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Times are a changing

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  • By Ashley
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Times are a changing

New versus Old

There are no shortage of opinions on "New World vs Old World wines"... the contentious point seems to revolve around the idea of brightness and body. Every venue has their own approach to the curation of their shelf selection, and we at The Bottle Shop prefer the light and elegant wines that pair well with food. In the coming months, we will introduce contrasting New and Old World regional wines of different grape varietals for discussion. This week we are showcasing 2 of the most popular grapes - Sauvignon Blanc and Syrah.

For a refreshing time, it's Sauvignon Blanc time.

Sauvignon Blanc has its origins in Bordeaux France, from the word "sauvage" which means "savage" or "wild"; a reference to its weed-like hardiness and speed in growth. We may recognise it most famously in New Zealand, for brands like Cloudy Bay or Villa Maria, with pungent notes of grassy tropical fruits like guava, gooseberry, passionfruit, etc. Below we explore three wines from different regions that have distinctly diverse characters of Sauvignon Blanc:


Baron Philippe de Rothschild Baronne Charlotte 2017, Graves Bordeaux

Baron Philippe de Rothschild Baronne Charlotte 2017, Graves Bordeaux

One often forgets how level-headed Sauvignon Blanc can be. Baronne Charlotte Graves Blanc reminds us that this varietal doesn't always have to the loudest in a party. This wine exhibits light to medium body, aroma of stone fruits, floral, and citrus notes, with flavours of light oak, dominant minerals, and stone fruits. Amazing to pair with seafood like fish and fresh oysters.


Isabel Estate Sauvignon Blanc 2021, Marlborough, New Zealand

Isabel Estate Sauvignon Blanc 2021, Marlborough, New Zealand

We all know Sauvignon Blanc is pungent - essentially a tropical nuclear bomb. We've all had those, but once in a while we encounter something more exquisite, more ballerina than hip hop. Isabel's Sauvignon Blanc is definitely the former, light as feather but exhibits an elegant tropical fruit palate including subtle grassy notes, lemongrass, guava, grapefruit, and passionfruit. There is a very subtle oak backbone to this wine which reduces the harshness often associated with this grape variety. This wine is a great weekend wine with barbeque seafood, gourmet sausages, and salads.


Lismore Barrel Fermented Sauvignon Blanc 2018, Western Cape, South Africa

Lismore Barrel Fermented Sauvignon Blanc 2018, Western Cape, South Africa

Can't teach old dogs new tricks? This wine will re-conceptualised what Sauvignon Blanc can be. This barrel fermented wine has a creamy body, a beautiful perceived sweetness balanced by soft acidity. Forward notes of nectarine, pineapple, fresh plum, gooseberry, and a long finish. This wine achieves the best of all worlds, a Sauvignon Blanc that's complex, with articulate fruit characters. Pairs really well with shellfish, salads, and cheese.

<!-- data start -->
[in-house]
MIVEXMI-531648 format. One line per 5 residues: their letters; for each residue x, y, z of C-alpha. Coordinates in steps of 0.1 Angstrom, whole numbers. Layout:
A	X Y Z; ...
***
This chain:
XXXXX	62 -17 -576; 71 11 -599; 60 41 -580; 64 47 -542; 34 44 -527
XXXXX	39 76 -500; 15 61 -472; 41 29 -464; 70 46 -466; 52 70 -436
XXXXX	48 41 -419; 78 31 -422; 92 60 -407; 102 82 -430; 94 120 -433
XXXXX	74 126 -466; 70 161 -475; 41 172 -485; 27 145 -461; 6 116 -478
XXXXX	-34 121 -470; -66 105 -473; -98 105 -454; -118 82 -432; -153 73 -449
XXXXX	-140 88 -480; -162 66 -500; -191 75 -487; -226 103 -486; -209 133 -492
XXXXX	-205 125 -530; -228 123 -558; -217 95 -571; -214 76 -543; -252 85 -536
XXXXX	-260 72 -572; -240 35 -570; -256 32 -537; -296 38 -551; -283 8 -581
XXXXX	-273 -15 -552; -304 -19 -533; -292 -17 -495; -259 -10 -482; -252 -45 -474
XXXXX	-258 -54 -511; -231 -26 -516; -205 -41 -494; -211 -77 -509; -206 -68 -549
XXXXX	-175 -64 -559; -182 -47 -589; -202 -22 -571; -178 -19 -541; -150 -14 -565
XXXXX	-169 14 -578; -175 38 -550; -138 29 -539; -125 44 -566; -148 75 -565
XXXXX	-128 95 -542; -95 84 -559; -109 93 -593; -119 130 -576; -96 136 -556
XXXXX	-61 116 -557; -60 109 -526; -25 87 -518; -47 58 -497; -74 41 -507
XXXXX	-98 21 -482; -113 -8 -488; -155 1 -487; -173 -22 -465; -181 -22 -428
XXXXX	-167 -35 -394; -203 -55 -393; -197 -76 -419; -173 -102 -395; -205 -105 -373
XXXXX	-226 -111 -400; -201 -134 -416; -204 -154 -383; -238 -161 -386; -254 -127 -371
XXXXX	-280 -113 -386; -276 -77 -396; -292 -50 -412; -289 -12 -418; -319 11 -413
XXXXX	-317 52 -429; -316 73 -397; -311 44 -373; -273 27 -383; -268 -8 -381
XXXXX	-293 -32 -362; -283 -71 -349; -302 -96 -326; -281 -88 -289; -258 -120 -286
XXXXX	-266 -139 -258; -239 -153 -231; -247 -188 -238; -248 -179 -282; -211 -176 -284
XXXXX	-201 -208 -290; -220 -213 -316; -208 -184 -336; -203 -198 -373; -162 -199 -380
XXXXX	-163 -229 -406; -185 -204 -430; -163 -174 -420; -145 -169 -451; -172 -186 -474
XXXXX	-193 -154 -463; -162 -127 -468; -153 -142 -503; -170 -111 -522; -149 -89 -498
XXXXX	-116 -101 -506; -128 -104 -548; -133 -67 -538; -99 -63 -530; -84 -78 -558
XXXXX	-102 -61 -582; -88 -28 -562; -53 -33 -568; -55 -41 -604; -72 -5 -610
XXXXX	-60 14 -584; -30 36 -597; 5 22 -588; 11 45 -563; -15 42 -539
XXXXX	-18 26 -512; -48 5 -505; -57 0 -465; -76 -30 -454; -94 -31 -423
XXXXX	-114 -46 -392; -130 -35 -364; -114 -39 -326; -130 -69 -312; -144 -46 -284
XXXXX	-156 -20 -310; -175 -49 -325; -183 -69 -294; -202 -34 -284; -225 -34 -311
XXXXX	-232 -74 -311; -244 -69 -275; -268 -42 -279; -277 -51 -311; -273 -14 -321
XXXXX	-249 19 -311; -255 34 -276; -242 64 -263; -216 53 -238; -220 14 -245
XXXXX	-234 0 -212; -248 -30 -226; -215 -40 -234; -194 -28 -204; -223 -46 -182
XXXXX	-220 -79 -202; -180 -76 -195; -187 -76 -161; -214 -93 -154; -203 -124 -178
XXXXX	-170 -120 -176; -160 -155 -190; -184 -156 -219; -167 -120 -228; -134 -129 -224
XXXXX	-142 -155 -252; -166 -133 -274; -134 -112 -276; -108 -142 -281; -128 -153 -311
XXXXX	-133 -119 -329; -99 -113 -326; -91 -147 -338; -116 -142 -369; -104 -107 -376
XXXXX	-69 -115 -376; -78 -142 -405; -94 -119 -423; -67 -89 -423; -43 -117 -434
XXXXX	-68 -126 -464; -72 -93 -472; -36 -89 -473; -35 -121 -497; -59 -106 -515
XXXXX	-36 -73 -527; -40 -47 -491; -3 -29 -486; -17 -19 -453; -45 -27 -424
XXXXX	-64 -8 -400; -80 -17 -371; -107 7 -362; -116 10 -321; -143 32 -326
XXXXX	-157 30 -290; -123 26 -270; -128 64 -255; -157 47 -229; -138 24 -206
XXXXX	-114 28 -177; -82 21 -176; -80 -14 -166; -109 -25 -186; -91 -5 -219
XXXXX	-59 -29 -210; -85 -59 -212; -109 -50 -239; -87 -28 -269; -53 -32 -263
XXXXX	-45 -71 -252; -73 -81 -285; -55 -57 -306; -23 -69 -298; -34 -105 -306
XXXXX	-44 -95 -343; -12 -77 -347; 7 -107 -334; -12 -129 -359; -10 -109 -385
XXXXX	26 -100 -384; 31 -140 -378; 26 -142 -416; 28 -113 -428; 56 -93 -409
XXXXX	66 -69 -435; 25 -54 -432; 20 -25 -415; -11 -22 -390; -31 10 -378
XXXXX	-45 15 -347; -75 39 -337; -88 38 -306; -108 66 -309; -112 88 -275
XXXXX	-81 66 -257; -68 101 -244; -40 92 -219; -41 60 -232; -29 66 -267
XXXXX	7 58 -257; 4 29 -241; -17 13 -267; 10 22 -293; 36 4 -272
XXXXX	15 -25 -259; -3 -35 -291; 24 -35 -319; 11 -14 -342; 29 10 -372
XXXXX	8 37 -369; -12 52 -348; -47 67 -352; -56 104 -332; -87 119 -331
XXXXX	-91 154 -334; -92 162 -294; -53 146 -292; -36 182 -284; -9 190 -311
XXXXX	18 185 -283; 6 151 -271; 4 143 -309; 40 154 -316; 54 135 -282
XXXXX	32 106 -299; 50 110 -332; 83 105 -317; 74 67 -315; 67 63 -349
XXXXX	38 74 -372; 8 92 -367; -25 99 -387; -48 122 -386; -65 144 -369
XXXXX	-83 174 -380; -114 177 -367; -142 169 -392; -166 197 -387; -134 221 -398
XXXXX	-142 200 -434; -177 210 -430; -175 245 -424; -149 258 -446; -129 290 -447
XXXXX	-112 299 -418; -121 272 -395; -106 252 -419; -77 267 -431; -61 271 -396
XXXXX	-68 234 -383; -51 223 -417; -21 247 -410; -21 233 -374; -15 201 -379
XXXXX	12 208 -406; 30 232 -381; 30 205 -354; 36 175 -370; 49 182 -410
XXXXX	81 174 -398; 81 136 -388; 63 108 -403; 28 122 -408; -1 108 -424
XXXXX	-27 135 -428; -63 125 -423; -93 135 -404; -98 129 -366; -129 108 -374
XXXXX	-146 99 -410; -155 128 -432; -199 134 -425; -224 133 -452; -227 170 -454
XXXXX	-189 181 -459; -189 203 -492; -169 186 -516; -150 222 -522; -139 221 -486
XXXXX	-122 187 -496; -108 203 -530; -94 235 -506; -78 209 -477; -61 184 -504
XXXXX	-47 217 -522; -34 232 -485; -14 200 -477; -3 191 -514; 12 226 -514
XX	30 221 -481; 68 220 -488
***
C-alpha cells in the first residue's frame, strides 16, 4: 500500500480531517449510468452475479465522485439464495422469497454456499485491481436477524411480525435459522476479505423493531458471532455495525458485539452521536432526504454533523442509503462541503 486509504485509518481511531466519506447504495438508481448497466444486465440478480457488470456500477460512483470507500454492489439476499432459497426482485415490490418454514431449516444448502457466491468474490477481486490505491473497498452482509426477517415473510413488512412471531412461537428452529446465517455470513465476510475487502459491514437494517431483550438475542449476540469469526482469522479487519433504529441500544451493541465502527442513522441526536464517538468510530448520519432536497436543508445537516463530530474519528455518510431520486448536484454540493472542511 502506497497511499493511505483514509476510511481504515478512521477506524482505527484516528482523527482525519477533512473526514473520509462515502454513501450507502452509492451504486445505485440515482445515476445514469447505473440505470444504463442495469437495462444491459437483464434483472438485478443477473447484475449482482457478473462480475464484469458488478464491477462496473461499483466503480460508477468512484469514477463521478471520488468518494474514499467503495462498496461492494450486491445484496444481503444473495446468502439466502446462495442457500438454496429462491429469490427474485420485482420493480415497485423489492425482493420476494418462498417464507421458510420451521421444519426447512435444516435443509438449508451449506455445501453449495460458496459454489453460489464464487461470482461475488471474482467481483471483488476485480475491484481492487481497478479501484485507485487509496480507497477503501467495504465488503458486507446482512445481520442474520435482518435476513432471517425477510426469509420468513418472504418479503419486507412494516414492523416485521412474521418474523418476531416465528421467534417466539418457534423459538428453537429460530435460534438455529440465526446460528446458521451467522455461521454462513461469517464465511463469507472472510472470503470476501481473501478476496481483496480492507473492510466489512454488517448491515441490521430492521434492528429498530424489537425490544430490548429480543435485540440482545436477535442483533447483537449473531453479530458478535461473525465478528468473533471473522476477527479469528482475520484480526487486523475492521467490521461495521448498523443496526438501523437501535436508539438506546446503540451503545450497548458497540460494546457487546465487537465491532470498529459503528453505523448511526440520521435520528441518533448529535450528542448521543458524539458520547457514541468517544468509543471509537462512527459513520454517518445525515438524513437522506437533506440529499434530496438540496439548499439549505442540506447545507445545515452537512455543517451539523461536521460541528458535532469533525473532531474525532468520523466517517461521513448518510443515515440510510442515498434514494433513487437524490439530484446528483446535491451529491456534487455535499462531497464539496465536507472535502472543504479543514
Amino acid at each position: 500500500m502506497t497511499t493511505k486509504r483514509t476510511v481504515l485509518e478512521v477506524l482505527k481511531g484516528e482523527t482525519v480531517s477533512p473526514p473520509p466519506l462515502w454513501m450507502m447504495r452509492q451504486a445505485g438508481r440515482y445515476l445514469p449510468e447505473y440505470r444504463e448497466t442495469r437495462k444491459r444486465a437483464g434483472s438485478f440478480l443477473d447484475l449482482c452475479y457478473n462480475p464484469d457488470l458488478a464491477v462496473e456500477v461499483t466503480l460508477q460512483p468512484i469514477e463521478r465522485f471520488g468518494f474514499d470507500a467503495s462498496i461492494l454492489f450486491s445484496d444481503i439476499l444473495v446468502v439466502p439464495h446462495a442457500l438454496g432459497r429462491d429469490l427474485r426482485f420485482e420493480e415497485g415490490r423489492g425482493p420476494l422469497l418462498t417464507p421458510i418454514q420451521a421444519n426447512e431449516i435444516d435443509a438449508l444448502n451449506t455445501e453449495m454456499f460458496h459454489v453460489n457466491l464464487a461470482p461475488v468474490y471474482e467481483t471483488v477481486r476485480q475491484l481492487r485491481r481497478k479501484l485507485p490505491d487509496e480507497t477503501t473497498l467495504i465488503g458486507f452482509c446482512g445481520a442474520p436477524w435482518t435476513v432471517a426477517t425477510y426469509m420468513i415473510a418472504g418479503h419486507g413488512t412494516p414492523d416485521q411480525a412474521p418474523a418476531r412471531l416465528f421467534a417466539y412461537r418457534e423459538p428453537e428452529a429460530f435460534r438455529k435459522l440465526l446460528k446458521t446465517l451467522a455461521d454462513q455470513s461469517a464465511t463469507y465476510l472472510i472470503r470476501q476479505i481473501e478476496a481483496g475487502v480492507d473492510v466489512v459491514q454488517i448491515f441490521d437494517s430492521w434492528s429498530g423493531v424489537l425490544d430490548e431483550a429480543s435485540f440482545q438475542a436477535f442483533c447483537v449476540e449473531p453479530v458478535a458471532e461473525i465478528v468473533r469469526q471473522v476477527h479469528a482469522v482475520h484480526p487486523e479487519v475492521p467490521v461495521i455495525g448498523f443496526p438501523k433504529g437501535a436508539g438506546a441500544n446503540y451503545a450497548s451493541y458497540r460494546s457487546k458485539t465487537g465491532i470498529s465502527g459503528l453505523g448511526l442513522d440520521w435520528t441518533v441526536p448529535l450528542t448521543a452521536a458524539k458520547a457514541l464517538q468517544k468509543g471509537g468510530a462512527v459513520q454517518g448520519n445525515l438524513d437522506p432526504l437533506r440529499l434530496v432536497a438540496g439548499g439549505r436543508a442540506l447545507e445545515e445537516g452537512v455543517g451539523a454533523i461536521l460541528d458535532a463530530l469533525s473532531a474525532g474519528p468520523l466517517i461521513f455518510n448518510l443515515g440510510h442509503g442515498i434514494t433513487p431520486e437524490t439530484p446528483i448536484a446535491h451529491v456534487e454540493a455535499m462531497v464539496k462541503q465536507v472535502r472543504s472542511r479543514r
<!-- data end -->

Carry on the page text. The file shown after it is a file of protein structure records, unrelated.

Big Love - the international infatuation of Syrah

Syrah, or shiraz, is theorised to have its origin from Shiraz, the capital of the Persian Empire, and brought to Rhone France. Wherever its origins lie, it's been adopted by almost every wine-making country. The varietal has amazing versatility, able to produce table wines, middle-class wines, all the way up to strong bold tannic wines for aging. Perhaps the victim of its own success, it is now synonymous to new world markets and entrylevel drinkers.


Torbreck Woodcutter's Shiraz 2020, Barossa Valley, Australia

Torbreck Woodcutter's Shiraz 2020, Barossa Valley, Australia

We all know how impressive RunRig and The Laird are, but for an entry level wine into the Torbreck, Woodcutter punches above its weight. Grapes from younger vines make up this wine, which is intense with black fruits like plum, dark cherry, with chocolate and liquorice. It's an intense wine but not offensive. Tannin and acids are well balanced. This wine pairs amazingly with strong flavoured food, like meat, cheese, but also good with lighter food such as garden salads.


Unico Zelo Tropo Big Red 2021, Syrah, Merlot, Adelaide Hills, South Australia

Unico Zelo Tropo Big Red 2021, Syrah, Merlot, Adelaide Hills, South Australia

Unico Zelo's Big Red represents the new ethos to contemporary wine-making in Australia - lighter, brighter, and more refreshing without losing bold flavours. This wine tastes very bright, soft mature tannins, medium acid, mature red fruits, complemented with subtle black fruits. I would chill this wine for half an hour before drinking, to bring out the brightness even further. Versatile pairing with food, including anything that can rest on a barbecue, salads, and asian food like curry.


Maison Les Alexandrins Crozes-Hermitage 2018, Syrah, Northern Rhone, France

Maison Les Alexandrins Crozes-Hermitage 2017, Syrah, Northern Rhone, France

Croze Hermitage is amongst the largest vineyards in Northern Rhone, which makes the wines much more affordable. Rhone wines are like the mature older sibling compared - a bit more settled, more considered, and definitely not as boisterous. This wine has a medium body, smooth tannin and medium acidity. On the nose is a nice bouquet of violet, red fruits, with subtle spice. Flavours are include black and red fruits, liquorice, and a little herbaceous. Pairing? Grilled food or Asian food.


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